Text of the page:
In theory, social mobility ought to be a bipartisan goal. Liberals favor equal opportunity; conservatives want hard work and talent to be fairly rewarded. In fact, both sides too often miss the mark, focusing their energies on policies with uncertain implications for mobility. Gene Steuerle makes the point well in his piece on civil rights and social mobility:
What if the dominant liberal and conservative agendas over the past 50 years, at least when it came to social policy and taxes, never really had much to with mobility?...Over these past few decades, liberal agendas have focused largely on the positive effects of ensuring that people had adequate income, food, health care, and so on—that is, consumption. Conservative agendas have focused largely on the negative effects of high income tax rates, particularly at the top of the income distribution.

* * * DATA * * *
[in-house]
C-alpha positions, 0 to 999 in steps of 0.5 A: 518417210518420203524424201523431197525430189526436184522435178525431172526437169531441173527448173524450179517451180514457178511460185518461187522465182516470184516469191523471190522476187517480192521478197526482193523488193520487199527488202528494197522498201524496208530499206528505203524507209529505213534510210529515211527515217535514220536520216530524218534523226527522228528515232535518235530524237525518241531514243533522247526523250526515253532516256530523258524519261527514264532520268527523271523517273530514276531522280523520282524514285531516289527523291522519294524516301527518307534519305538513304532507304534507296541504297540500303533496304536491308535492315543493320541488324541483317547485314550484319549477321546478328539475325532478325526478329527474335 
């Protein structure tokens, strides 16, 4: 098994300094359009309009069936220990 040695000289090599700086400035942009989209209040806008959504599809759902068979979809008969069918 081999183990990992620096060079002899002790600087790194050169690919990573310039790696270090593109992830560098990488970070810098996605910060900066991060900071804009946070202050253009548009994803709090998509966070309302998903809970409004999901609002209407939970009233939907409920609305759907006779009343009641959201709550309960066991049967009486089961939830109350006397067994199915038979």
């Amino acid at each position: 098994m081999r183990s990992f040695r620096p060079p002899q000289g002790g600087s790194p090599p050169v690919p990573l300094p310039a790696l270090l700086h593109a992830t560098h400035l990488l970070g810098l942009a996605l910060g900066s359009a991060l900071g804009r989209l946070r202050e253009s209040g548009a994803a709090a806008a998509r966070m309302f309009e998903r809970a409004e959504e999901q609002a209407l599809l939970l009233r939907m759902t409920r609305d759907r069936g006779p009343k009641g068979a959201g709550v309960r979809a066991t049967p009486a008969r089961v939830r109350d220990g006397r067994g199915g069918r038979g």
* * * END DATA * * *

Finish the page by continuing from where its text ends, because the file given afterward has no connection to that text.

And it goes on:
Welfare policy can discourage work: equally, lower taxes can mean insufficient revenue for investment in education.
But there's a bigger problem: political myopia. Intergenerational social mobility is, by definition, a long-term business. It takes a generation to raise a child. Investments in parenting programs (which we argue for here in 'The Parenting Gap'), or in pre-K education, or mentoring schemes, or additional investments in the classroom will all pay off only after many years, or even decades. Politicians find it hard to think beyond the next mid-terms. Myopia is as much the enemy of social mobility as partisanship.
We need what the philosopher Jon Elster calls 'pre-commitment devices' to hold government to account for the long-range goal of greater mobility. Such devices are common in economic policy--from independent central banks to debt ceilings. There's a good argument for some similar institutional supports--a policy architecture--within government in the service of social mobility.